The spitfire, the umbrella and the baby buggy, a story of cross-pollination

The spitfire, the umbrella and the baby buggy, a story of cross-pollination

Who would have guessed that perhaps the most famous British fighter plane of World War II would prove to be the inspiration for the world’s first and most popular baby buggy?

The connection between the two is Owen Finlay Maclaren and a design he “pulled out of the air”.

Born in 1907, McLaren grew up to become an aeronautical engineer and test pilot. Working for Maclaren Undercarriage Company Ltd he invented the undercarriage for the Supermarine Spitfire. His design allowed this famous aircraft to have great manoeuvrability. It allowed the plane to be steered and swivelled easily whilst on the ground and still be folded away neatly and simply when the plane was in the air.

He married and became father to two children, Janet and Colin. Janet married an American airline director and moved to the U.S. and Colin lived in the U.K.

As he neared retirement age, Owen began what he thought would become a slow wind down to a more leisurely lifestyle. All that changed when Janet visited the U.K. bringing her daughter to see him.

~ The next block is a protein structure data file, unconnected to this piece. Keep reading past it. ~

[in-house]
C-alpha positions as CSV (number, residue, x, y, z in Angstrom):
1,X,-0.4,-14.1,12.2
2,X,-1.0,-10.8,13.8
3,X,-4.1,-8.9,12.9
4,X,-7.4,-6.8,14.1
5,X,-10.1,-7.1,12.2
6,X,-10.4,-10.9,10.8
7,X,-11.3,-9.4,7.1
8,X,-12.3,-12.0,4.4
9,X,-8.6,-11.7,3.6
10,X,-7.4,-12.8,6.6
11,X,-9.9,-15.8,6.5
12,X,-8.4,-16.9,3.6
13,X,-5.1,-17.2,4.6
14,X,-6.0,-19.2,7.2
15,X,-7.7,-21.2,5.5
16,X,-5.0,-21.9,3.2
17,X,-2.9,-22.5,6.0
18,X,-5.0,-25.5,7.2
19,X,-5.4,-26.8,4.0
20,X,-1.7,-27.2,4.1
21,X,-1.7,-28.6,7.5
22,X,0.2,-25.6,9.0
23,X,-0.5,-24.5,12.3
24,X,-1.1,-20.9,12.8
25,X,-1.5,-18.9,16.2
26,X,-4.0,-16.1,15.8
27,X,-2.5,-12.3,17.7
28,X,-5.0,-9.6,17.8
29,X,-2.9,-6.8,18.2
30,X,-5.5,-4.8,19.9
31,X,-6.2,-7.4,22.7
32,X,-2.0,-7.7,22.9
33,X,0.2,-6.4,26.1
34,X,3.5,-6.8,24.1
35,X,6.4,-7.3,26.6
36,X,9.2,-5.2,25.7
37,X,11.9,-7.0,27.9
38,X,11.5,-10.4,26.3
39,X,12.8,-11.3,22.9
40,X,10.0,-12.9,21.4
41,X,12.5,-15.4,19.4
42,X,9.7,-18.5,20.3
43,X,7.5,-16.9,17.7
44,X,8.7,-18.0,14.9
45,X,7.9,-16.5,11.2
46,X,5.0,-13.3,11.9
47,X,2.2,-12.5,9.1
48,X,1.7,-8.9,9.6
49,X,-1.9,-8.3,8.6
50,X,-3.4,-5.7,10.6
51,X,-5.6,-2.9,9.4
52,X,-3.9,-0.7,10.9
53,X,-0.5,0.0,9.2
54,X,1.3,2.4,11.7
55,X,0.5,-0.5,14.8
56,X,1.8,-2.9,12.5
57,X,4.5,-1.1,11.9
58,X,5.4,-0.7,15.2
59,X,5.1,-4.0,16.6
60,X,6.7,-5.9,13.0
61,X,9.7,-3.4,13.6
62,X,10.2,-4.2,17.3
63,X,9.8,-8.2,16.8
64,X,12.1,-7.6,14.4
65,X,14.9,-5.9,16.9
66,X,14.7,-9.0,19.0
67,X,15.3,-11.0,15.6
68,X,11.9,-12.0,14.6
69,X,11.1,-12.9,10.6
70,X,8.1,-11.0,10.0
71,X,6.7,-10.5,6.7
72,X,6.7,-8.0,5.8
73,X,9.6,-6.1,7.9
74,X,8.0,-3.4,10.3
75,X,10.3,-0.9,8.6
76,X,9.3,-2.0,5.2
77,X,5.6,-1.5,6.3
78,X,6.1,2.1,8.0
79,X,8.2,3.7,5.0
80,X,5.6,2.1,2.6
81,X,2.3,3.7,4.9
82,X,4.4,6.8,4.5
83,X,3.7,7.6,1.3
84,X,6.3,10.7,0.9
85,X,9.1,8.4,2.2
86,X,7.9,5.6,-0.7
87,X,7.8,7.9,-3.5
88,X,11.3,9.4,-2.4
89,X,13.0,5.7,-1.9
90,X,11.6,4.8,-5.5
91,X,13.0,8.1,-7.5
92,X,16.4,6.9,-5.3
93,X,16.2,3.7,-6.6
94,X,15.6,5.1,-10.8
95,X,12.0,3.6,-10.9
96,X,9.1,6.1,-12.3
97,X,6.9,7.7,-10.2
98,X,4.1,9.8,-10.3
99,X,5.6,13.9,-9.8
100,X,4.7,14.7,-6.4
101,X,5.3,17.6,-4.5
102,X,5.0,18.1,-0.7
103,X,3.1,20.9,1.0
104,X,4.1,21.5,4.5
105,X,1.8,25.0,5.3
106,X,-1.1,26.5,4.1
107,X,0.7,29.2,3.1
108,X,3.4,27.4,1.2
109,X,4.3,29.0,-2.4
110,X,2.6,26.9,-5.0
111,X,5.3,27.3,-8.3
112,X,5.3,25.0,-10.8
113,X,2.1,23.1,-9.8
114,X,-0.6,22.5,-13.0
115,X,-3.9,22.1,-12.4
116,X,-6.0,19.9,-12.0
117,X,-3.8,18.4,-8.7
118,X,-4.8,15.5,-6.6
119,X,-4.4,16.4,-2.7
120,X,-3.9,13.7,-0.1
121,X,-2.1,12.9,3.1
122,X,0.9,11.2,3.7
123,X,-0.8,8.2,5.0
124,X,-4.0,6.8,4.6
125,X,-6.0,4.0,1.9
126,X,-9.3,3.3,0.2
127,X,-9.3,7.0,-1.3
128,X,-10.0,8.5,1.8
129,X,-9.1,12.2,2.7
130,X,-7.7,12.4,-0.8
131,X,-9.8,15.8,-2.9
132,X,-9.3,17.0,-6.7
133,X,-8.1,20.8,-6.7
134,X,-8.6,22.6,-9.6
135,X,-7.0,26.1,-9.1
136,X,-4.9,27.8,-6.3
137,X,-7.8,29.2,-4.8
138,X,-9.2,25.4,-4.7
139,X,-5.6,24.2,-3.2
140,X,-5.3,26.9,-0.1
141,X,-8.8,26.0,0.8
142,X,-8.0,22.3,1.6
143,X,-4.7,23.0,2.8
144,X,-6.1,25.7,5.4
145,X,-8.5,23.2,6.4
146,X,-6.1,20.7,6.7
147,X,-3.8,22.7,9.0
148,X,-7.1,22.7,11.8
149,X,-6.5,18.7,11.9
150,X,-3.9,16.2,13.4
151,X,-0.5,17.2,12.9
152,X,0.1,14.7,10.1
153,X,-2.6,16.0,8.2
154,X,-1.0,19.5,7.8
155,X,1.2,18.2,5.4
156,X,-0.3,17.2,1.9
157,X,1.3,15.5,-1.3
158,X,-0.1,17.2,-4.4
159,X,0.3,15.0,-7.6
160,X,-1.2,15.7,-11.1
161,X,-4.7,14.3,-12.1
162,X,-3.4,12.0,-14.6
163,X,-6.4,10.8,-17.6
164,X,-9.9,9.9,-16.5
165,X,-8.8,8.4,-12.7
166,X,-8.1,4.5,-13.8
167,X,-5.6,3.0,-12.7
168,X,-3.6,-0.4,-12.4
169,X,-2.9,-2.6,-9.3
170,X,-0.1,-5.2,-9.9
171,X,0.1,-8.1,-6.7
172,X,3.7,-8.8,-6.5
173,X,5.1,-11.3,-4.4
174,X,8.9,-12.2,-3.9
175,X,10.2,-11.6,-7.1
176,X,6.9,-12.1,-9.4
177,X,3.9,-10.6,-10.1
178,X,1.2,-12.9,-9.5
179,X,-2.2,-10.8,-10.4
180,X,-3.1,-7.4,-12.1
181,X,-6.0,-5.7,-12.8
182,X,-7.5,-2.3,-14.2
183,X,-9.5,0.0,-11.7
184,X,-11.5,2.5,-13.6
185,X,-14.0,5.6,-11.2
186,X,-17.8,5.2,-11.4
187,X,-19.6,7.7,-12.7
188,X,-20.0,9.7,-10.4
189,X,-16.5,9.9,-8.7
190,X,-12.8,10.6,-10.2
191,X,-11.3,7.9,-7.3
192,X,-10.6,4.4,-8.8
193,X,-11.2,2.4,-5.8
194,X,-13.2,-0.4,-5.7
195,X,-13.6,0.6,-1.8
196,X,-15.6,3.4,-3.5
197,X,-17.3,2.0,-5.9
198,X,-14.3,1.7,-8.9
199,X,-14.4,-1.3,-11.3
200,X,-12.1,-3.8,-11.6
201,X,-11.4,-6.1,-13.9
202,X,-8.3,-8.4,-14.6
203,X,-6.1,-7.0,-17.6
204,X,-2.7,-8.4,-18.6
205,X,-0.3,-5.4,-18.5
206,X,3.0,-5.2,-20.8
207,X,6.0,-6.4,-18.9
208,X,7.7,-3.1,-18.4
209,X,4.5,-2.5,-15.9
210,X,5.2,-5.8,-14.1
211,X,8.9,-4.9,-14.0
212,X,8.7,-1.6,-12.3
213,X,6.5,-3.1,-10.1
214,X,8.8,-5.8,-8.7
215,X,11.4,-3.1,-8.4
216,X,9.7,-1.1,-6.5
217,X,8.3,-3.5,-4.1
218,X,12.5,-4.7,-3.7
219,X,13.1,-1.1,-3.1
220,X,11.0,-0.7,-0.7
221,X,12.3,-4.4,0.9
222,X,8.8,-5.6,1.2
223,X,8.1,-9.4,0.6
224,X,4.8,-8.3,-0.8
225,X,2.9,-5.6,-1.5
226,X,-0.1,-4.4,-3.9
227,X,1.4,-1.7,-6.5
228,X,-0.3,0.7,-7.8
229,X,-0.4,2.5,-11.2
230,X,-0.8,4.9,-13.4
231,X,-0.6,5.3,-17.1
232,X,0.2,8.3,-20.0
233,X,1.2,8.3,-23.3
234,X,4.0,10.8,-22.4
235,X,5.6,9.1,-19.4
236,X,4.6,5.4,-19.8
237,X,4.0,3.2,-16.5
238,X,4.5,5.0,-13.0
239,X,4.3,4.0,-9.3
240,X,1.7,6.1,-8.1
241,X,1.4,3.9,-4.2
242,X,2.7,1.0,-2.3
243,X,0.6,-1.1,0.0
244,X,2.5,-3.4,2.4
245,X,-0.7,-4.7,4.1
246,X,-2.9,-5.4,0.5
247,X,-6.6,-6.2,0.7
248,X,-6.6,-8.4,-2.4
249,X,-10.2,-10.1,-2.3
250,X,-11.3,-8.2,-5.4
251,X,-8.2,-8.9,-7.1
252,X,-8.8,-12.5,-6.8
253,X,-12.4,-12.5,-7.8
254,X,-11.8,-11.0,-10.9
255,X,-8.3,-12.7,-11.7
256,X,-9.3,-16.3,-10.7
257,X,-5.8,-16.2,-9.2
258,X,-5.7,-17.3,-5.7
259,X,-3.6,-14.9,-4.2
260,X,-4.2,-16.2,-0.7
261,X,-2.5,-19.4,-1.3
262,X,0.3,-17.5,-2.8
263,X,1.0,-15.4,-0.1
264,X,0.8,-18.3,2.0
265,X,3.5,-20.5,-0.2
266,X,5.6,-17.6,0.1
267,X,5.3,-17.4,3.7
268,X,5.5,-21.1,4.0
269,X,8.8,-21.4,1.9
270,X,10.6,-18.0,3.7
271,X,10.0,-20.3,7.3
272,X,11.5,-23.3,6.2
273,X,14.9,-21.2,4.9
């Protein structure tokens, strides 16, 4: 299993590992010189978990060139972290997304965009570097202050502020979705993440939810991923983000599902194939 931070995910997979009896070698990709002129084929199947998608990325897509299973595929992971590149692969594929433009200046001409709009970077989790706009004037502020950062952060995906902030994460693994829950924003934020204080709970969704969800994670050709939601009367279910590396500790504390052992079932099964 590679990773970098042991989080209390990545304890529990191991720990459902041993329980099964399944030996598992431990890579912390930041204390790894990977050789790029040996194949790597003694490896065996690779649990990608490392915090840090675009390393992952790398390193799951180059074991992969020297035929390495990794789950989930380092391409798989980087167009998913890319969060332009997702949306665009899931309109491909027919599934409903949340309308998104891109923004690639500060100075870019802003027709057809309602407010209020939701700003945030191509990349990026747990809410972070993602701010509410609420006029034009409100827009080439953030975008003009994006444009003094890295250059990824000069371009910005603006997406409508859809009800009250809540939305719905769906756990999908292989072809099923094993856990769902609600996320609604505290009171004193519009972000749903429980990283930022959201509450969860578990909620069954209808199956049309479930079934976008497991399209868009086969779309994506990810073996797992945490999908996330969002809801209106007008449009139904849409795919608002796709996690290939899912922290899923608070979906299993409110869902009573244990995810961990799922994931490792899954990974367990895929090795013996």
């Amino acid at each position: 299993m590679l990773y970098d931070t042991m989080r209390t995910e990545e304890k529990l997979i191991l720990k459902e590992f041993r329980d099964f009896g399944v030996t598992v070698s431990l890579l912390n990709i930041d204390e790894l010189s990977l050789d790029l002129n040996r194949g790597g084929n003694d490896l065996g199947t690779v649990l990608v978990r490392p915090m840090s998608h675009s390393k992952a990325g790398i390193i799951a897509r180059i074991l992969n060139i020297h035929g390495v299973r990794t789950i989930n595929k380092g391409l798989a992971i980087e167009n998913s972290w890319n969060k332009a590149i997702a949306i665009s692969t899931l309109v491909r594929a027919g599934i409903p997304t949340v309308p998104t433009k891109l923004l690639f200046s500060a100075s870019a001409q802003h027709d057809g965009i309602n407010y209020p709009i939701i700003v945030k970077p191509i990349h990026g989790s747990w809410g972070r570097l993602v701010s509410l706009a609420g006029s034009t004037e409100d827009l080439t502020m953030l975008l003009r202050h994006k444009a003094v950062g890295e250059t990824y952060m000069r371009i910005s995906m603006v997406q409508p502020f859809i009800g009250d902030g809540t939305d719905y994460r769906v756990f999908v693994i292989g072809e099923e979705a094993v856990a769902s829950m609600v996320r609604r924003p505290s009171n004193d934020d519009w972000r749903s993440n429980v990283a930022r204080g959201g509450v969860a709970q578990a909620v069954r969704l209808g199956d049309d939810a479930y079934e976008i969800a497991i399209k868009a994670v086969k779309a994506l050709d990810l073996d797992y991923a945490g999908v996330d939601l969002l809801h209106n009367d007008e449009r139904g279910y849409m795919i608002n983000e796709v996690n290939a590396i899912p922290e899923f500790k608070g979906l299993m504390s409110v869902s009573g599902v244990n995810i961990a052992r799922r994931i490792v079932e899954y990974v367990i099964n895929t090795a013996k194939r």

He was delighted and, like many grandparents, spent time taking his granddaughter out and about, to show her off. It was then that he got to experience just how difficult and frustrating it was to manoeuvre a bulky pram.

It got him thinking about how he could rethink, reimagine and reinvent baby transportation. He decided to use his knowledge of aeronautical engineering and applied aviation principles to creating a new ‘buggy’.


He decided to use aluminium rods, which had been used in aeroplanes but until then had not been used for household equipment.

He based the framework’s structure on triangles for their strength, resilience and flexibility, a trick used widely in airplane production.

He choose the doublewheels which was a feature of landing gear for their manoeuvrability

Incorporating his own experience of looking after young children and borrowing from another everyday piece of equipment, he used an innovative one-step umbrella-fold type construction. This easy-to-use functionality meant mothers could quickly fold the buggy with one hand, while holding baby in the other. It was to prove a godsend for parents.

It was finished with a durable blue and white striped fabric.

Seeing its potential, he applied for a patent on July 20th, 1965, for his 6lb prototype receiving Patent No. 1,154,362. On July 18th, 1966 he filed for an American patent, receiving Patent No. 3,390,893.

The Maclaren brand was born.

The first buggy – the Maclaren B-01 – went on sale in 1967. It was an immediate success and has become a design icon. It has served as the blueprint for every buggy that has been produced since.

Talking about his work a number of years later, he would perhaps subconsciously reference his debt to his aeronautical engineering background, saying; “I very much enjoy my mechanical toys, to be quite honest. It’s great fun making new things, dragging some new shape out of the air and then making it work, and then making it. It’s the greatest possible fun in my way of thinking”.

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